Regarding the third step (public policy), the court rejected the argument that the fact that the zip lining activity was totally within the control of the operator meant that the operator could not disclaim liability as a matter of public policy. The court held that if there were policy reasons why releases for injuries in recreational activities that are freely entered into should not be enforced that was a question for the Legislature. The relevant public policy issues for the court were whether the defendant knowingly placing the public in danger or was reckless as to whether it was doing so. These factors didn’t apply.
For the purposes of the appeal, the court assumed that the BPCPA applied.
The plaintiffs argued that the defendant had engaged in unconscionable or deceptive acts and practices and for that reason the waiver was unenforceable. In particular, the plaintiffs relied on paragraph 8(3) of the BPCPA, which directs the court to consider whether “the terms or conditions on, or subject to, which the consumer entered into the transaction were so harsh or adverse to the consumer as to be inequitable”. The court held that this provision did not lower the standard to be met before a contract would be set aside on the basis of unconscionability. The court would not set aside the release merely because it was arguably “inequitable” – it had to be unconscionable.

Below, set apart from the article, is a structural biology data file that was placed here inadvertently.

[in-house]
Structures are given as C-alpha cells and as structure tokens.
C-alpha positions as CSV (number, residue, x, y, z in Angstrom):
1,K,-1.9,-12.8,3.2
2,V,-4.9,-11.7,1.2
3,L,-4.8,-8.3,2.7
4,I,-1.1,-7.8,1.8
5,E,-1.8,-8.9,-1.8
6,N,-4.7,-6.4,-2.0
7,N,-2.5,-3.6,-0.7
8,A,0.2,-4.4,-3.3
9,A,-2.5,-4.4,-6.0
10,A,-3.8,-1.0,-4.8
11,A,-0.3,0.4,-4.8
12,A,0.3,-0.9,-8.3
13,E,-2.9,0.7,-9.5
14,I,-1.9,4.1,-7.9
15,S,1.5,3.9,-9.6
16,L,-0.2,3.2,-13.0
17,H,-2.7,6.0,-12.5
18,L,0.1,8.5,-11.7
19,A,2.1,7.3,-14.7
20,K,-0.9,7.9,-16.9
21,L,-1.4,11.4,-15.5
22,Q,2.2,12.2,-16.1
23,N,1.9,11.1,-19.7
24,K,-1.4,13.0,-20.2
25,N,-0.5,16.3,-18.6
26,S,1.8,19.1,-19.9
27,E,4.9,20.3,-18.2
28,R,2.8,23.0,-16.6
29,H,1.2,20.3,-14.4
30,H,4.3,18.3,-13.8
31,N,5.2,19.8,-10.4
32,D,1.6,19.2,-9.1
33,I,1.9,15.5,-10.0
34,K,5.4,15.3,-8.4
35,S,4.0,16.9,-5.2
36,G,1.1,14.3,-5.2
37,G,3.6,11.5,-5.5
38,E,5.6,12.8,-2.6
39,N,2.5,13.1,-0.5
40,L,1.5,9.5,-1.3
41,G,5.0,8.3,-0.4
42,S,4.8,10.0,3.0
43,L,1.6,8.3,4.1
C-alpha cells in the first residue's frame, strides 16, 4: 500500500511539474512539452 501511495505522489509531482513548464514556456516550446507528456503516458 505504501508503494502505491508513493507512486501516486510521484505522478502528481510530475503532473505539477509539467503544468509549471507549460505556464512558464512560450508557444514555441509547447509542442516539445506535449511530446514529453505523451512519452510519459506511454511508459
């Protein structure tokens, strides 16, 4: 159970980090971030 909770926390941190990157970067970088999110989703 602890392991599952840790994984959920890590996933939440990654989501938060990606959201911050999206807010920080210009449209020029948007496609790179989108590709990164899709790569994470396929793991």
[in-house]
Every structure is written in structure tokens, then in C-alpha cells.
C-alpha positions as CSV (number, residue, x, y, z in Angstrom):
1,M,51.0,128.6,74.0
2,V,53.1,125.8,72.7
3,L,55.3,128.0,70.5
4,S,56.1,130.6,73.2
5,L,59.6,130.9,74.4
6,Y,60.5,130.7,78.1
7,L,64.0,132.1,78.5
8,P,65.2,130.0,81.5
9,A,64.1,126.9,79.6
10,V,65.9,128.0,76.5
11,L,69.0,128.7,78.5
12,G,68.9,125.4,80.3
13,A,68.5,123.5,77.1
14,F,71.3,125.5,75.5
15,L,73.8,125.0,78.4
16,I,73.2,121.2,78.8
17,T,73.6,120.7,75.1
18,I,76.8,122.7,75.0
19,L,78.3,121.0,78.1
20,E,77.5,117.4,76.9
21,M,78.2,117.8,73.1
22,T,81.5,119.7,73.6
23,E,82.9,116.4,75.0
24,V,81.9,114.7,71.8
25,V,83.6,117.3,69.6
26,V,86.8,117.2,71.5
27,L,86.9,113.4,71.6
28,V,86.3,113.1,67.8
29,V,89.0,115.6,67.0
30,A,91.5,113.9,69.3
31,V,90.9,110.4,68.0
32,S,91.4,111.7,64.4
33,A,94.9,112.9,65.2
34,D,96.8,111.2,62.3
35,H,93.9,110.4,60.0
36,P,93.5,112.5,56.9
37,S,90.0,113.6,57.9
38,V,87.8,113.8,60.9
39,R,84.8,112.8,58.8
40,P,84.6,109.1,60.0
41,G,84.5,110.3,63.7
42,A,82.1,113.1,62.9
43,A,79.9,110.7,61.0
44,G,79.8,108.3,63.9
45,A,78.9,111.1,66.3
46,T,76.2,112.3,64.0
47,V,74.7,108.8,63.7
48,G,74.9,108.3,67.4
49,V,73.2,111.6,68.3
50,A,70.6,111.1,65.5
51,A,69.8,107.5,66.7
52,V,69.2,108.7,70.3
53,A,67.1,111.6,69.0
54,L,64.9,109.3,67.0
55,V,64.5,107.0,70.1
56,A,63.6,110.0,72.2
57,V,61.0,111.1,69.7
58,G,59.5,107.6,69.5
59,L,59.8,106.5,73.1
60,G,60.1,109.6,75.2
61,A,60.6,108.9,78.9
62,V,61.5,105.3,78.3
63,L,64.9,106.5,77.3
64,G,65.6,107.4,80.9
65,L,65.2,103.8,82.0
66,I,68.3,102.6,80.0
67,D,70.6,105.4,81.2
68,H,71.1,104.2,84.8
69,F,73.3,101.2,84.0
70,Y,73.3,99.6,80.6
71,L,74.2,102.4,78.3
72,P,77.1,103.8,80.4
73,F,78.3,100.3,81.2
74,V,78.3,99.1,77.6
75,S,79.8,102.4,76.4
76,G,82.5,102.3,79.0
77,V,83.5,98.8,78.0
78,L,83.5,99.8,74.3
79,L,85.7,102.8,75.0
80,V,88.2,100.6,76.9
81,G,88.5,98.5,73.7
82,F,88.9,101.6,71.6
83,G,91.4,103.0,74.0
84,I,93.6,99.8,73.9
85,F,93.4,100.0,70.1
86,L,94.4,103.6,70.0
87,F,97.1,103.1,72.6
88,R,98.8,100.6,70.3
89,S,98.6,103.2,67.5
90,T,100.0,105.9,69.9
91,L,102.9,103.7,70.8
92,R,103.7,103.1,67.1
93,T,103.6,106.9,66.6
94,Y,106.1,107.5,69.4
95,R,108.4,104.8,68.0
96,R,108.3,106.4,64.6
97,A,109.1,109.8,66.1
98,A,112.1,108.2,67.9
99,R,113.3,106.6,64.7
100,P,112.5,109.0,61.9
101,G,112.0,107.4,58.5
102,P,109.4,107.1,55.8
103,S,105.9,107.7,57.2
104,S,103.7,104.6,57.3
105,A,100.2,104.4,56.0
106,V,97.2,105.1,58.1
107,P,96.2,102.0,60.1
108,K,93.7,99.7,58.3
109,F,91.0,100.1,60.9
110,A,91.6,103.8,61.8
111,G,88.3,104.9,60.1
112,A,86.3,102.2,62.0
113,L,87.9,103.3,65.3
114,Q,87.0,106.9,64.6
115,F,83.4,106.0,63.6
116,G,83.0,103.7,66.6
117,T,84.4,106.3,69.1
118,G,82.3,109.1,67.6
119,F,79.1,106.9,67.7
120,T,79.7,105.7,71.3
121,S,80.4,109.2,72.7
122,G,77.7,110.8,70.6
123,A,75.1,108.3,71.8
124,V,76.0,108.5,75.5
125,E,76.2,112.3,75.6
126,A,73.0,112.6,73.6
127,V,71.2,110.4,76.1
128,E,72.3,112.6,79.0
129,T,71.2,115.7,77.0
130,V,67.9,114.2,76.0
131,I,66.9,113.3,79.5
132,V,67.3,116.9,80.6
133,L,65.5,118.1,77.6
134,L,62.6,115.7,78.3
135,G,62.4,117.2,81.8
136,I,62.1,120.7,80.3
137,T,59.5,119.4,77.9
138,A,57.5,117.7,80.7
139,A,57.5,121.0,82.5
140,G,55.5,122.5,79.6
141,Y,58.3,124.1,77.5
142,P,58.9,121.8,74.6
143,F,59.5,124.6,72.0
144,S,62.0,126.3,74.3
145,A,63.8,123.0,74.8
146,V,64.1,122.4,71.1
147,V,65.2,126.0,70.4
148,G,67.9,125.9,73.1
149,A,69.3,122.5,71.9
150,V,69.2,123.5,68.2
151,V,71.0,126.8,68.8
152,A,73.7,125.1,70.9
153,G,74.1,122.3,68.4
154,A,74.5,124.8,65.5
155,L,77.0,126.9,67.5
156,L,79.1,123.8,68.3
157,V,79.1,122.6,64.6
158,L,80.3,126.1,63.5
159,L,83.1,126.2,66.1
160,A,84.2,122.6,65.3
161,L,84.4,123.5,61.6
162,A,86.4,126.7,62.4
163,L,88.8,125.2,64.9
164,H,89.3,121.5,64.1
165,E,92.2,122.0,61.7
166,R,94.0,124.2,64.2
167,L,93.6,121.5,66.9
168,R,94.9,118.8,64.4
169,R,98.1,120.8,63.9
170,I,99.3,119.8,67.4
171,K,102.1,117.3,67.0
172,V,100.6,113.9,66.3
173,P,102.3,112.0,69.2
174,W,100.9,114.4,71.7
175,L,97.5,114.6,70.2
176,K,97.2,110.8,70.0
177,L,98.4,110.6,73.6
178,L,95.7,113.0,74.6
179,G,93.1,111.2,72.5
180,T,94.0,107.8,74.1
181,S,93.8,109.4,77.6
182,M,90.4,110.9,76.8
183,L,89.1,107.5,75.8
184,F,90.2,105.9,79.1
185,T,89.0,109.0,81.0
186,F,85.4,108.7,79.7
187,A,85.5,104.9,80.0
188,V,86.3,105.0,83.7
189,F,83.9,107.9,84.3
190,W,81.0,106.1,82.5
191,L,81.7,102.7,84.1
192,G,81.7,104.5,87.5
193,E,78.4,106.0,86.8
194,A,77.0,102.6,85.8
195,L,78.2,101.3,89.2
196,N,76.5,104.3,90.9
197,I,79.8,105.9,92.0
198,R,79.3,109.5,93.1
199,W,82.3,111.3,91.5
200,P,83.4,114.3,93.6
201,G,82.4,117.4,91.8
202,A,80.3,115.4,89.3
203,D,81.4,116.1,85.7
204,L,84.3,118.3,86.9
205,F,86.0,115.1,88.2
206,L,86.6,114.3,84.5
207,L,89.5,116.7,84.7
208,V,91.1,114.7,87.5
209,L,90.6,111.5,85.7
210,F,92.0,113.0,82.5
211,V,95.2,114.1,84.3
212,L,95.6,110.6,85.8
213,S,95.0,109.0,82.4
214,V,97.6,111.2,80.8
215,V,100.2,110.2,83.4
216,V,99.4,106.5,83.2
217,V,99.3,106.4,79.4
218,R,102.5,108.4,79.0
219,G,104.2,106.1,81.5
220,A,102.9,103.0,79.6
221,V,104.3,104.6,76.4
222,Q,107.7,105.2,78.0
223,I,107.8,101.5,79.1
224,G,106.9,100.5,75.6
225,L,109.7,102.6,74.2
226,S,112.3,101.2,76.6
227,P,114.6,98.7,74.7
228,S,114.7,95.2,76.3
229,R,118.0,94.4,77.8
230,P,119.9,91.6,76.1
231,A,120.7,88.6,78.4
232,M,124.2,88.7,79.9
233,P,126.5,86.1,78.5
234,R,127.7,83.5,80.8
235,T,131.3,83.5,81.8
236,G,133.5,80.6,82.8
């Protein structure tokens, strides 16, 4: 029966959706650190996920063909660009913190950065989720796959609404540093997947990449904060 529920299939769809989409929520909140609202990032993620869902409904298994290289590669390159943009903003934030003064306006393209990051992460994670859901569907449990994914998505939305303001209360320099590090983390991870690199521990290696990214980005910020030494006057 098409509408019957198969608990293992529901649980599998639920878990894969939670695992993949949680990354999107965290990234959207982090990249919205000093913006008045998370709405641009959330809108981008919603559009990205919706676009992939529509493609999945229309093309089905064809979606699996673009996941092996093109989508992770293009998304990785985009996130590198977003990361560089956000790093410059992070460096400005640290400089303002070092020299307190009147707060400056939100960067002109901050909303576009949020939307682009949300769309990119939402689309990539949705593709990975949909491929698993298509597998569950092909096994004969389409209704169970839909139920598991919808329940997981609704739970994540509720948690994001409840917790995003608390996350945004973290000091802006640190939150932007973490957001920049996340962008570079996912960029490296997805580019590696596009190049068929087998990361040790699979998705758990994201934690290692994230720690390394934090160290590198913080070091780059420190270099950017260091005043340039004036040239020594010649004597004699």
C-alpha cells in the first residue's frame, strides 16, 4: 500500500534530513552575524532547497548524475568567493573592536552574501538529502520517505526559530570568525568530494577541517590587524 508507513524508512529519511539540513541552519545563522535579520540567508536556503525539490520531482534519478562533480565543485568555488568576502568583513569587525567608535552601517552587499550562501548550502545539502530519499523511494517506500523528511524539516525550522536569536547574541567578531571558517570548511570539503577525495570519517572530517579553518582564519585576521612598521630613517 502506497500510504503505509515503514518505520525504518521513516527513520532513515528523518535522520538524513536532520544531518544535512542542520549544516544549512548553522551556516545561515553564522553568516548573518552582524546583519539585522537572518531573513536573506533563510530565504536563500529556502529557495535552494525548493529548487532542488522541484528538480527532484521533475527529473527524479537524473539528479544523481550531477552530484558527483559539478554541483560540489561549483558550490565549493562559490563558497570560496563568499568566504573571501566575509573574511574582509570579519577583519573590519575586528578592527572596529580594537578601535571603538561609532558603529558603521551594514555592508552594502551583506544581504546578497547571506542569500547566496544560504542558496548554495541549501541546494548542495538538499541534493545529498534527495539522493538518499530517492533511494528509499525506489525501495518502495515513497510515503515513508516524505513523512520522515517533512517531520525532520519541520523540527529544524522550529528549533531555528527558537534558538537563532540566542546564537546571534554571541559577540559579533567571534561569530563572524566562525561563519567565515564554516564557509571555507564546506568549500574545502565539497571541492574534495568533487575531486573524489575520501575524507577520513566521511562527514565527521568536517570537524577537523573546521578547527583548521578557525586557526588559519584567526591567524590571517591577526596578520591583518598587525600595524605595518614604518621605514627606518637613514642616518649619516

The plaintiffs also alleged that there had been deceptive advertising, which rendered the waiver void. In particular, the plaintiffs relied on a statement from the “Frequently Asked Questions” page on the website. In response to the question about the safety of the zip line activity, the defendant describes the engineering construction and certification of the zip line and did not mention the risks inherent in its operation. The court rejected this argument. First, there was nothing to indicate that the plaintiffs were aware of or relied on the statement. Second, and more importantly, the court held that the website statement could not be inferred as representation of anything other than a statement of the infrastructure.
Lack of Consideration
The plaintiffs’ final argument was that the waivers lacked consideration. The plaintiffs argued that they had entered into their contracts prior to having signed the waivers. One of the plaintiffs argued that the contract was complete when she made the reservation using her husband’s credit card. The other plaintiff argued that the contract was entered into when her friend made the reservation for the group. The court held that it was bound by prior decisions of the court and found that permission to continue an activity or to commence an activity constituted immediate and fresh consideration capable of supporting the waiver. It was “immaterial” whether the plaintiffs had read the statement on the website that participants would be required to sign a waiver.
Categories: Canada, Consumer Protection, E-Commerce